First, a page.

And thank you for responding to my lengthy e-mails (from a fellow music lover!). I've been meaning to get back to you from when you asked how i've dealt with the loss of my brother. It's a long story, so i'll have to write another lengthy e-mail about when i find the time. Lets just say i have done and continue to do plenty of soul searching. It completely changed my approach to life, in both positive and negative ways. It most certainly gave me a much needed wake up call and an appreciation of things that most people would overlook and pass over. The one thing it taught me the most is that there is much more going on under the surface of life than we often know is even there. Perhaps the greatest gift is knowing how to look for these subtle undercurrents.

    I was reading on another blog how dealing with a BPD relationship can open up wounds that were left unhealed from your past. This is certainly the case for me. The pain i've experienced is very similar to what one goes through with a death in the family. It's a very unpleasant, longing feeling that nothing seems to satisfy. The pain has gotten a bit better over the past week. I think i've finally turned a corner in part to meeting some new people who have given me hope again.

    Thanks again for doing what you do. It has been perhaps the most support i have gotten through this entire eye opening ordeal.

  2. I also want to thank you for the advice and guidance that you provide on this blog. I've been reading it for a while, ever since my BPD ex-girlfriend abruptly ended our relationship in December 2009, and I've wanted to write on numerous occasions but I often don't know where to even begin. It's been 5 months now since our 2 year relationship ended, and I still struggle every day with my emotions and self-doubts. It was the most exhilarating, yet unstable, relationship that I've ever experienced. It's blogs like yours and a few others that have helped me immensely in trying to recover from this BPD rollercoaster ride. One day I hope to provide details of my experience so that I can help others, and myself, in some way.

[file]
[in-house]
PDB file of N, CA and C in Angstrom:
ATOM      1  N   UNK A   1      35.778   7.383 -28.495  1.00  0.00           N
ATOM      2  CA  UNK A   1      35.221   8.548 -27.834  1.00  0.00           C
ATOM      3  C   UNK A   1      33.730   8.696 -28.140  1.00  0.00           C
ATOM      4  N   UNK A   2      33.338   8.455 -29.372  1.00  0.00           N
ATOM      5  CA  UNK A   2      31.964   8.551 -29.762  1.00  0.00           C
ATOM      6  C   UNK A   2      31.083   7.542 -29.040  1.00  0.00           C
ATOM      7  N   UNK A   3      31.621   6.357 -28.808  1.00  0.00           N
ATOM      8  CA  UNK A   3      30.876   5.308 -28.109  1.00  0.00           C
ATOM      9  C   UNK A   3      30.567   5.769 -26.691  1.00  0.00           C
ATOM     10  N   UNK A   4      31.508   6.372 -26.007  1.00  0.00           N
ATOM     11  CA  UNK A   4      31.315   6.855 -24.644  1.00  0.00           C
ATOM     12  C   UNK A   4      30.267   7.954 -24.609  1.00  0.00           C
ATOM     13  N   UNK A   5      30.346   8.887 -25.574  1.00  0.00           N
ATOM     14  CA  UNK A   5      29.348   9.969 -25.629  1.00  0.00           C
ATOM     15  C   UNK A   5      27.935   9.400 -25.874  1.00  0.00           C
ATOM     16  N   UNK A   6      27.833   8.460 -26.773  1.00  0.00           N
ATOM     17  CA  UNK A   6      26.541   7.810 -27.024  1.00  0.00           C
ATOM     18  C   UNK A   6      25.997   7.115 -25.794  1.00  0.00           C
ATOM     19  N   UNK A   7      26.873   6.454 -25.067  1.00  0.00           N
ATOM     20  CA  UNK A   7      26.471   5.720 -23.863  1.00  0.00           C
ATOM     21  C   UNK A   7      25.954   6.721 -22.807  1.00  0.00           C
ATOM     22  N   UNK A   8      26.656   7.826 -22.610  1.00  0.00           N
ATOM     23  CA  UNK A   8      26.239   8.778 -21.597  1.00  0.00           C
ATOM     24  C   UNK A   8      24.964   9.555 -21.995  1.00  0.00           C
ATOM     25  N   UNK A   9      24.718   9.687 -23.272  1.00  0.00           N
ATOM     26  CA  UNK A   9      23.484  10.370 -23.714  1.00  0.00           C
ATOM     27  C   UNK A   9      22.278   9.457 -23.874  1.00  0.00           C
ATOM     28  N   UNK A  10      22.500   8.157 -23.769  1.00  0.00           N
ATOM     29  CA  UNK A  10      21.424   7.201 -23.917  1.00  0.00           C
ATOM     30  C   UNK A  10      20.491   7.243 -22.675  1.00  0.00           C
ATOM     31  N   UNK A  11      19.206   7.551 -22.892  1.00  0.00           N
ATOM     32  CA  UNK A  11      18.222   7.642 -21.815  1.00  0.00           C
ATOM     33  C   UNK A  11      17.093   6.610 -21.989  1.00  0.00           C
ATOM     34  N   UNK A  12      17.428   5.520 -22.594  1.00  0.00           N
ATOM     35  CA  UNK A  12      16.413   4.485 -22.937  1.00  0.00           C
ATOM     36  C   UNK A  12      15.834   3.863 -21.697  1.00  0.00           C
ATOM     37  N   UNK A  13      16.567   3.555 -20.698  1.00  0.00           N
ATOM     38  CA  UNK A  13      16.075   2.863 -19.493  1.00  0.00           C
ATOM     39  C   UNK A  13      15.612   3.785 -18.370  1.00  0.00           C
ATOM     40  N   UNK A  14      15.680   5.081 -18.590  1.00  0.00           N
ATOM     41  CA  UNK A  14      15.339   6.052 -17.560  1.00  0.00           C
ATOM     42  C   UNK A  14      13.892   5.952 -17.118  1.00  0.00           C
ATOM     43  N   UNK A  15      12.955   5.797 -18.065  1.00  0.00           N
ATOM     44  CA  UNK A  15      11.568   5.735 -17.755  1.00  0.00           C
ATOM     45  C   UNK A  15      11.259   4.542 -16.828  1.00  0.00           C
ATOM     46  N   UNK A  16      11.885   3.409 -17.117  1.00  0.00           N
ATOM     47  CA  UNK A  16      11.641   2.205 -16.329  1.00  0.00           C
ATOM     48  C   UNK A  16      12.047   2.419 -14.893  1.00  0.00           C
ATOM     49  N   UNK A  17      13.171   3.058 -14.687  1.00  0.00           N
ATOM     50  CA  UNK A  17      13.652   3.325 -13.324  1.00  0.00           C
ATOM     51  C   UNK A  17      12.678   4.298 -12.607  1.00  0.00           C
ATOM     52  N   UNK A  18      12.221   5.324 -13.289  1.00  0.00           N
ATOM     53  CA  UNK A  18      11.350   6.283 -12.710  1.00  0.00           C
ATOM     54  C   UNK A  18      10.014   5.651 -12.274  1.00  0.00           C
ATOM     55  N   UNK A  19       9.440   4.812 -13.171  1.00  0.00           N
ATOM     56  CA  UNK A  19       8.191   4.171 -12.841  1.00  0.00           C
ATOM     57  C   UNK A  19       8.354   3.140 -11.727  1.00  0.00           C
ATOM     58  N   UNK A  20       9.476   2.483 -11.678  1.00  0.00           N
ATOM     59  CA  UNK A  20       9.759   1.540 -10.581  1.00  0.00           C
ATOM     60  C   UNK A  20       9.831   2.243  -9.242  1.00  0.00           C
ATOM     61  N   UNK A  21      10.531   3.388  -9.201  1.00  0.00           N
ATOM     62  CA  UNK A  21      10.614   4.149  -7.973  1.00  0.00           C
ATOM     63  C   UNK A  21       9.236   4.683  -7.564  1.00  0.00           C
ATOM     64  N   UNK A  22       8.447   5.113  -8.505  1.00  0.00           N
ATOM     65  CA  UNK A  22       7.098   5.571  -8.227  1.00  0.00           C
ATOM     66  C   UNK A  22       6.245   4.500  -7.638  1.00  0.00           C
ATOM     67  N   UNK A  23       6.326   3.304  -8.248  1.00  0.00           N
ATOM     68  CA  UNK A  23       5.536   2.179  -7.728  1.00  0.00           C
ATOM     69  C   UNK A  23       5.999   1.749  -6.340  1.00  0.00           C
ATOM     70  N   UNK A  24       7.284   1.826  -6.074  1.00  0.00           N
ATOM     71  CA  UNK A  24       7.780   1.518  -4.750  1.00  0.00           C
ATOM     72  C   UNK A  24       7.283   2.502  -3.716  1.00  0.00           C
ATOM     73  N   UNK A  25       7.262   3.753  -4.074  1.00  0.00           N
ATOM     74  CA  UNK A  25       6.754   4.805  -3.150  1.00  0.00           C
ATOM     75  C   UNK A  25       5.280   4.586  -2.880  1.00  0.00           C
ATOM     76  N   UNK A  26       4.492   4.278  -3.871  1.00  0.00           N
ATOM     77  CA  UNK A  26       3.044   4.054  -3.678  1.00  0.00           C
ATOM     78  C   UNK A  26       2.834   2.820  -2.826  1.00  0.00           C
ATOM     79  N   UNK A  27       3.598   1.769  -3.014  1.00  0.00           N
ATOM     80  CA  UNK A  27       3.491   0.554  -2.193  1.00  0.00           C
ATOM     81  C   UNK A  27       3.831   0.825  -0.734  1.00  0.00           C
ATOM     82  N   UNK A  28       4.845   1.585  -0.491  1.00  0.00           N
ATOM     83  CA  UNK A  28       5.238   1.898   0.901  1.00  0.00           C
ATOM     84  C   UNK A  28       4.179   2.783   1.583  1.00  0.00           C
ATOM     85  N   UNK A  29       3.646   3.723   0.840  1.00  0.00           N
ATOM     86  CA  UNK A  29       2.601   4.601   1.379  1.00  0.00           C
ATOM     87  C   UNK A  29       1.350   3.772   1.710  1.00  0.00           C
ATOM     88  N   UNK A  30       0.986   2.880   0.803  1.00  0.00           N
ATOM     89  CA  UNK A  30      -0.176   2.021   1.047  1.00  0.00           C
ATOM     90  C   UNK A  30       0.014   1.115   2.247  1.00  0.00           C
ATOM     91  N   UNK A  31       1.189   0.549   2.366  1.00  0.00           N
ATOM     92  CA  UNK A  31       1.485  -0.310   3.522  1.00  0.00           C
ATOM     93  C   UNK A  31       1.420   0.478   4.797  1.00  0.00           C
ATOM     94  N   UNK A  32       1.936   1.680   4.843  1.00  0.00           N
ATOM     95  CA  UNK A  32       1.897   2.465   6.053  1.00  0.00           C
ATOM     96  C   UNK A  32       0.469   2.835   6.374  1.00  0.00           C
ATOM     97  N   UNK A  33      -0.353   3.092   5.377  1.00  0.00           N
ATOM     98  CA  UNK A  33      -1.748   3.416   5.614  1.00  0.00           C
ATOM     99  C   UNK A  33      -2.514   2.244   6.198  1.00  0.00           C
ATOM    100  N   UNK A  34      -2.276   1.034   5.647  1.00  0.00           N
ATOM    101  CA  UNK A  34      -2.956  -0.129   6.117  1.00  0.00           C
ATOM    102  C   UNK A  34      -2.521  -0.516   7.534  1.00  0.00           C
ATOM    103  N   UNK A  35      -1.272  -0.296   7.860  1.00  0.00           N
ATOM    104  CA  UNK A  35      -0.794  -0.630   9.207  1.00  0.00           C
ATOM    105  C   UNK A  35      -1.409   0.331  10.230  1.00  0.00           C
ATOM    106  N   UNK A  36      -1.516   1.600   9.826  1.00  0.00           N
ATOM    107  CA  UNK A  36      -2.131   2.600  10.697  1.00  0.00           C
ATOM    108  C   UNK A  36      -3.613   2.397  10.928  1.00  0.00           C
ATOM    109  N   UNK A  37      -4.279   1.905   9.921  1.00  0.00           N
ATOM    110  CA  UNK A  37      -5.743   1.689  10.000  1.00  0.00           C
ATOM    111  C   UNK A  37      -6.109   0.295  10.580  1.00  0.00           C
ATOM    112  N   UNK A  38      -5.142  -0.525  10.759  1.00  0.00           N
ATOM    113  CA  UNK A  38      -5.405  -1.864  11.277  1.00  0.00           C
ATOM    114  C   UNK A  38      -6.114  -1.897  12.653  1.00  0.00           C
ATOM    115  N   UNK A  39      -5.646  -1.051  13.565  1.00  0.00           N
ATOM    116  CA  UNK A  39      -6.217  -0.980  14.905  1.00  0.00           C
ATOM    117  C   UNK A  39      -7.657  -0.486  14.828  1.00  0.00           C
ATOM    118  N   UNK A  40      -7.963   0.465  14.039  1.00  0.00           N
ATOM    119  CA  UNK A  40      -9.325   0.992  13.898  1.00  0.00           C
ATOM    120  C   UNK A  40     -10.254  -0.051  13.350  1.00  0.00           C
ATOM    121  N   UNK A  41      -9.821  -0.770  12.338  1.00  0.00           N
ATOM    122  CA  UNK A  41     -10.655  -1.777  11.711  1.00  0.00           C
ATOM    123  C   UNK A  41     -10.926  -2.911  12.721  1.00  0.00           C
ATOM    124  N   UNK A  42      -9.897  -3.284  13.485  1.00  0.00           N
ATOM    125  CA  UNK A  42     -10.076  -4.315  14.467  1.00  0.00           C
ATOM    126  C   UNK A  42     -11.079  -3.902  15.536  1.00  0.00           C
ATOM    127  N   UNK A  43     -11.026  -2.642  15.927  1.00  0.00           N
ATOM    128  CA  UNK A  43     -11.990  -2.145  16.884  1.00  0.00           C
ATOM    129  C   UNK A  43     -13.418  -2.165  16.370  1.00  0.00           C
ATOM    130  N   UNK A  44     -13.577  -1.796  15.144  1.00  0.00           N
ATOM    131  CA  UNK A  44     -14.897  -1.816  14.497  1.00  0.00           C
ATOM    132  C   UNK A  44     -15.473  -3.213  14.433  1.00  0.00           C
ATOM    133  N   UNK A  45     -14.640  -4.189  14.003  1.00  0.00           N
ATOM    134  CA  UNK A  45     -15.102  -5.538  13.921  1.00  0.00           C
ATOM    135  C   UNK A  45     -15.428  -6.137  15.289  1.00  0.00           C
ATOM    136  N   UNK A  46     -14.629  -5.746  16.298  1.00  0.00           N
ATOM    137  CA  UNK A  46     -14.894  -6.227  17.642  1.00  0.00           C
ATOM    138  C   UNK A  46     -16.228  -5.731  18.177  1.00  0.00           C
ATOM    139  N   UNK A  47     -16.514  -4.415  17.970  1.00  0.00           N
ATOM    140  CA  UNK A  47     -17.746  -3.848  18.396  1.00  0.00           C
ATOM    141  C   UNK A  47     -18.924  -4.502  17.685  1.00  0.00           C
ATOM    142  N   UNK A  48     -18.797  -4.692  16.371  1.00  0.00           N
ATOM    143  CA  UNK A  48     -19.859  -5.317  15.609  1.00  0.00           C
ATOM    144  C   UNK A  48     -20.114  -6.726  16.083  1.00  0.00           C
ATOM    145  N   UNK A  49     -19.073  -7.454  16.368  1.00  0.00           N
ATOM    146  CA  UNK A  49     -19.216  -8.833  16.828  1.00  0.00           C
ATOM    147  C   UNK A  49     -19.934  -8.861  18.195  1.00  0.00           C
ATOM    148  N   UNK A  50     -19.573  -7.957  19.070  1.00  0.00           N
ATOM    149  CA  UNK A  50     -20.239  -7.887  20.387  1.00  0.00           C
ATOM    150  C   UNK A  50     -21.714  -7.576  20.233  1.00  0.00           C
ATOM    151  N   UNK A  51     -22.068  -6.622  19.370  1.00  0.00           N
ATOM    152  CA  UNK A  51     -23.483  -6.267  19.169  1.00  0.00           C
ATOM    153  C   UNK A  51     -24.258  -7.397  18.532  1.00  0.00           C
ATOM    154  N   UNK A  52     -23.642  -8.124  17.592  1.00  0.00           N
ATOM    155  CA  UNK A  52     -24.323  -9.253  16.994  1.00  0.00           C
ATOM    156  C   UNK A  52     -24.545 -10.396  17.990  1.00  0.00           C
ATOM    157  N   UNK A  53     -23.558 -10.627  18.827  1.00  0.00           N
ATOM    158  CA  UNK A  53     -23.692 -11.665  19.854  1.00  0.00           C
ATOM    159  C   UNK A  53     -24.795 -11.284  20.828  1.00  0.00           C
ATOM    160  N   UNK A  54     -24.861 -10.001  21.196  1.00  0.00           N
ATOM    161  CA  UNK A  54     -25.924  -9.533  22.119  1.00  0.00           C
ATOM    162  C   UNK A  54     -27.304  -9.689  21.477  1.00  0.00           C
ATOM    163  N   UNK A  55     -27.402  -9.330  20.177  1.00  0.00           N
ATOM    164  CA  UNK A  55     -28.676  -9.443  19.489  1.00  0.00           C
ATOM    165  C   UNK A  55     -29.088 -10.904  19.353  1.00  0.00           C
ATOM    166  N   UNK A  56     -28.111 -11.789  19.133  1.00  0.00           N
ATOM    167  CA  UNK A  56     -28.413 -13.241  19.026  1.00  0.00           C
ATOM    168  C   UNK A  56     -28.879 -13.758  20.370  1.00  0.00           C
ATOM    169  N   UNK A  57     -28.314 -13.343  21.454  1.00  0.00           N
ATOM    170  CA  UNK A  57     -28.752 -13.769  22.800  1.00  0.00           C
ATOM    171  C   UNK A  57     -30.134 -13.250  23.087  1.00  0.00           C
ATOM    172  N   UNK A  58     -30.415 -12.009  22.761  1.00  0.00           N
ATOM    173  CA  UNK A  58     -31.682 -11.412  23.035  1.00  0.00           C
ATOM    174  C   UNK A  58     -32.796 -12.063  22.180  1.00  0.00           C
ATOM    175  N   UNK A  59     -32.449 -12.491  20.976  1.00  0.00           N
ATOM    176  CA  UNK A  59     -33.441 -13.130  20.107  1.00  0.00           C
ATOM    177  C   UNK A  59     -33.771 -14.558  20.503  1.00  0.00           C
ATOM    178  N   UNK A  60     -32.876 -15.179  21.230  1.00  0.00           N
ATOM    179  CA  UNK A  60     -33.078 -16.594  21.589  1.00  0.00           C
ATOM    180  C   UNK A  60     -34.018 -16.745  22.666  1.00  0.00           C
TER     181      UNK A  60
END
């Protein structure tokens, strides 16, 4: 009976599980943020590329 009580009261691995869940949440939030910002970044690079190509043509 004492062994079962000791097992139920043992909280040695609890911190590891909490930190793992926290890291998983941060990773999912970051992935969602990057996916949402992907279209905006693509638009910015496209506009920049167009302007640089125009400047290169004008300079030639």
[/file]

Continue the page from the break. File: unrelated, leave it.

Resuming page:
3. I am 1 year 9 months post BPD. I certainly feel alot better than i did. Let's face it,it couldn't have been any worse. Lost my home and my mind. The BPD is now part of another family. He replaced me very quickly. Yet i cannot even date anyone. He has been on holiday with his new partner while i am still picking up the pieces. Financially as well as emotionally. He even took her to the same holiday destination we had been. The one i'm still paying for. The BPD has no conscience. It's been a long hard road of recovery. One that i'm still on but thanks to you and everyone on here i will make it to the end and therefore a new beginning.

  4. Hazel -

    I can completely sympathize with the betrayal you probably felt when the BPD quickly replaced you with someone else. The same thing happened to me. Only three days prior to our final break-up, she had told me that she wanted to spend the rest of her life with me. She had expressed her deep love for me on many other occasions, including her desire to marry me. Of course, these loving words were accompanied by periods of withdrawals and short break-ups, which made me very hesitant to commit myself to marriage. Then, about two weeks after our breakup, she was already seeing someone new, putting their picture up on Facebook shortly thereafter. She told me once a few weeks after the break-up that she was going sightseeing to a place that we had planned to see together, and I later learned that she took the new guy with her. All of this from a woman who told me repeatedly, for two years, that she would never be able to love anyone else besides me. I still have much difficulty grasping how someone who supposedly loved me so much could discard me so easily and move on to someone else. It has made me lose faith in people, unfortunately. I've been trying to pick up the pieces for 5 months now and it hasn't been getting much easier, like I hoped it would. Hearing other people's similar experiences has provided some comfort and understanding, thankfully. I have also reconnected with my faith, which has also helped. Forcing myself to have no contact with her and blocking her on social network sites have been necessary. I wish the best for you and others who have had to experience this mental and emotional abuse.